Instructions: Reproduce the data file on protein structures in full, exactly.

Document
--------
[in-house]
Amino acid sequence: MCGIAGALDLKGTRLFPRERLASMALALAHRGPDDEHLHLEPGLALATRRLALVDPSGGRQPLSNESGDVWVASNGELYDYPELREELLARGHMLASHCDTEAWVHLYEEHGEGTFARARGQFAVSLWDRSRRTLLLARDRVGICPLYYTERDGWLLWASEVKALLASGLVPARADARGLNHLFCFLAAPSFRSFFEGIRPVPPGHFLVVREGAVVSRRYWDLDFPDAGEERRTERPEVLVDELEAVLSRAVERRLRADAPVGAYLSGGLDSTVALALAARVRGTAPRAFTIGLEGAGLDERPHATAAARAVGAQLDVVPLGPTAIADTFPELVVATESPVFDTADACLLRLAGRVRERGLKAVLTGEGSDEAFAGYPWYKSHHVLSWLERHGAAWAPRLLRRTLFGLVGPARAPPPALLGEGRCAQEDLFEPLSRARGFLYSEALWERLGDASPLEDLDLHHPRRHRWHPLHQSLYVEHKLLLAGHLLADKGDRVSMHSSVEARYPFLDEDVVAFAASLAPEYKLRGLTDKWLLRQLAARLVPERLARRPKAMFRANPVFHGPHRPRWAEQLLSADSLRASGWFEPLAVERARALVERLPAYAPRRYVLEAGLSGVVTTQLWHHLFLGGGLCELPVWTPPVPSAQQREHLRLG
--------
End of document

[in-house]
Amino acid sequence: MCGIAGALDLKGTRLFPRERLASMALALAHRGPDDEHLHLEPGLALATRRLALVDPSGGRQPLSNESGDVWVASNGELYDYPELREELLARGHMLASHCDTEAWVHLYEEHGEGTFARARGQFAVSLWDRSRRTLLLARDRVGICPLYYTERDGWLLWASEVKALLASGLVPARADARGLNHLFCFLAAPSFRSFFEGIRPVPPGHFLVVREGAVVSRRYWDLDFPDAGEERRTERPEVLVDELEAVLSRAVERRLRADAPVGAYLSGGLDSTVALALAARVRGTAPRAFTIGLEGAGLDERPHATAAARAVGAQLDVVPLGPTAIADTFPELVVATESPVFDTADACLLRLAGRVRERGLKAVLTGEGSDEAFAGYPWYKSHHVLSWLERHGAAWAPRLLRRTLFGLVGPARAPPPALLGEGRCAQEDLFEPLSRARGFLYSEALWERLGDASPLEDLDLHHPRRHRWHPLHQSLYVEHKLLLAGHLLADKGDRVSMHSSVEARYPFLDEDVVAFAASLAPEYKLRGLTDKWLLRQLAARLVPERLARRPKAMFRANPVFHGPHRPRWAEQLLSADSLRASGWFEPLAVERARALVERLPAYAPRRYVLEAGLSGVVTTQLWHHLFLGGGLCELPVWTPPVPSAQQREHLRLG